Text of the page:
|Named By:||Ricardo Martinez, Olga Gimenez, Jorge Rodriguez & Graciela Bochatey in 1986|
|Time Period:||Late Cretaceous, 95 Ma|
|Location:||Argentina, Chubut Province - Bajo Barreal Formation|
|Size:||Unknown due to lack of remains|
|Fossil(s):||Two anterior dorsal (back) vertebrae and a right hind limb|
|Classification:||| Chordata | Reptilia | Dinosauria | Saurischia | Theropoda | Abelisauridae ||
Xenotarsosaurus is a genus of abelisaurid theropod dinosaur that lived during the Late Cretaceous of Argentina.
In 1980 geologist Juan Carlos Sciutto discovered a rich fossil site six kilometres north of the Ocho Hermanos ranch in Chubut province. Among the fossils found there were some theropod remains. Later, a team led by Argentinian paleontologist Jose Fernando Bonaparte recovered some more theropod bones, possibly from the same individual.
In 1986, Ricardo Martinez, Olga Gimenez, Jorge Rodriguez and Graciela Bochatey described the theropod fossils and coined the genus and species Xenotarsosaurus bonapartei for them. The generic name is derived from Greek xenos, "strange", tarsos, "tarsus", and sauros, "lizard", a reference to the exceptional build of the ankle. The specific name bonapartei honours Bonaparte.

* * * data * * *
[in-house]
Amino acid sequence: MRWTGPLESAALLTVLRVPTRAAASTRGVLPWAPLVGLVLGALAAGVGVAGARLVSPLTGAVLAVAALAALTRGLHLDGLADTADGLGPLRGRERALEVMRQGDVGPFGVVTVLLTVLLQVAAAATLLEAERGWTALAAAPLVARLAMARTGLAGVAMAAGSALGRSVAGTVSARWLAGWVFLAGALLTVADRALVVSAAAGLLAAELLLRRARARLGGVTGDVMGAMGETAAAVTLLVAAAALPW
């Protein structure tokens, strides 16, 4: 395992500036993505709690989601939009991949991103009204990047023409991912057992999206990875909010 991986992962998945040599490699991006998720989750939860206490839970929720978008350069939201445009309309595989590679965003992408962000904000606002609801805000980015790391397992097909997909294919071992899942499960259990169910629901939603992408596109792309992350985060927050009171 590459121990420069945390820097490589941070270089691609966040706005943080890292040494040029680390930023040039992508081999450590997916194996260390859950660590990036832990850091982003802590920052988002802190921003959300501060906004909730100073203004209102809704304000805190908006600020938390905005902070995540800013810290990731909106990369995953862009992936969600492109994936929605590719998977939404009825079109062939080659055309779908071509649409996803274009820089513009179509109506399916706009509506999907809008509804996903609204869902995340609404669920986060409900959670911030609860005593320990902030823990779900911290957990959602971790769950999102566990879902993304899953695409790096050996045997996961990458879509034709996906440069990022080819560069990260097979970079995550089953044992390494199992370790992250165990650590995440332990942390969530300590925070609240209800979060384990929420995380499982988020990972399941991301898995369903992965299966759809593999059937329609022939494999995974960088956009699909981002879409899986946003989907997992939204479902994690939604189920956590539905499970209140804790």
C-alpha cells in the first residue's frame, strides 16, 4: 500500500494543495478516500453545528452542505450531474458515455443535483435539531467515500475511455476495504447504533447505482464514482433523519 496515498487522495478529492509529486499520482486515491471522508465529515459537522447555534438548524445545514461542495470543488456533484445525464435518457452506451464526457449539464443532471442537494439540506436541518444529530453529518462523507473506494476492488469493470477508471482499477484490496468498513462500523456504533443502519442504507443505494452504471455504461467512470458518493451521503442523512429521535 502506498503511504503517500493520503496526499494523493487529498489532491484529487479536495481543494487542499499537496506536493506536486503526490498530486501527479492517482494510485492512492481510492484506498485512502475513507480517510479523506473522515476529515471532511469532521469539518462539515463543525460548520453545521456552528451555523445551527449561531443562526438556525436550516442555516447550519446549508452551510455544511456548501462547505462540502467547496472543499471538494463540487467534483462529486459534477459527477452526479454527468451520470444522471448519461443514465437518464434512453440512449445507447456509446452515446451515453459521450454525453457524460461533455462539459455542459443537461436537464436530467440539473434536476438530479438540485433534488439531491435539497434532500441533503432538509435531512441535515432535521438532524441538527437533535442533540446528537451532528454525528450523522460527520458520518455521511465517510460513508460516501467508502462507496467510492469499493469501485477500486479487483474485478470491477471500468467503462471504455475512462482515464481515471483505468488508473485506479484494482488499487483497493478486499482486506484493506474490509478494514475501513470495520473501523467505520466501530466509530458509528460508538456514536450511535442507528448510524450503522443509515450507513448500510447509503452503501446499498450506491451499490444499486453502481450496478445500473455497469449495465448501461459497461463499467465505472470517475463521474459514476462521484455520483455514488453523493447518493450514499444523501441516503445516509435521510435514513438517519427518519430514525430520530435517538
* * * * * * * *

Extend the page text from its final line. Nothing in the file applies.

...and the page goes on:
The type specimens (and only known fossils of Xenotarsosaurus) were found in the Bajo Barreal Formation. In 1986 this formation was seen as Campanian; today it is thought to date to the earlier Cenomanian-Turonian. The bones consist of two cotypes: UNPSJB PV 184, a series of two anterior dorsal vertebrae, and PVL 612, a right hind limb including the 611 millimetres (24.1 in) long femur, the tibia, fibula and astragalocalcaneum of the ankle. The exceptional complete fusion, without sutures, of the astragalus and calcaneum, forming an element that is again fused to the widened lower end of the tibia, occasioned the generic name.
In 2016, its length was estimated to be 5.4 metres (18 ft).
The remains show some similarities to Carnotaurus sastrei, causing the describers to assign Xenotarsosaurus to the Abelisauridae, which has remained a common determination. However, it has also been proposed that Xenotarsosaurus is a neoceratosaurian of uncertain affinities.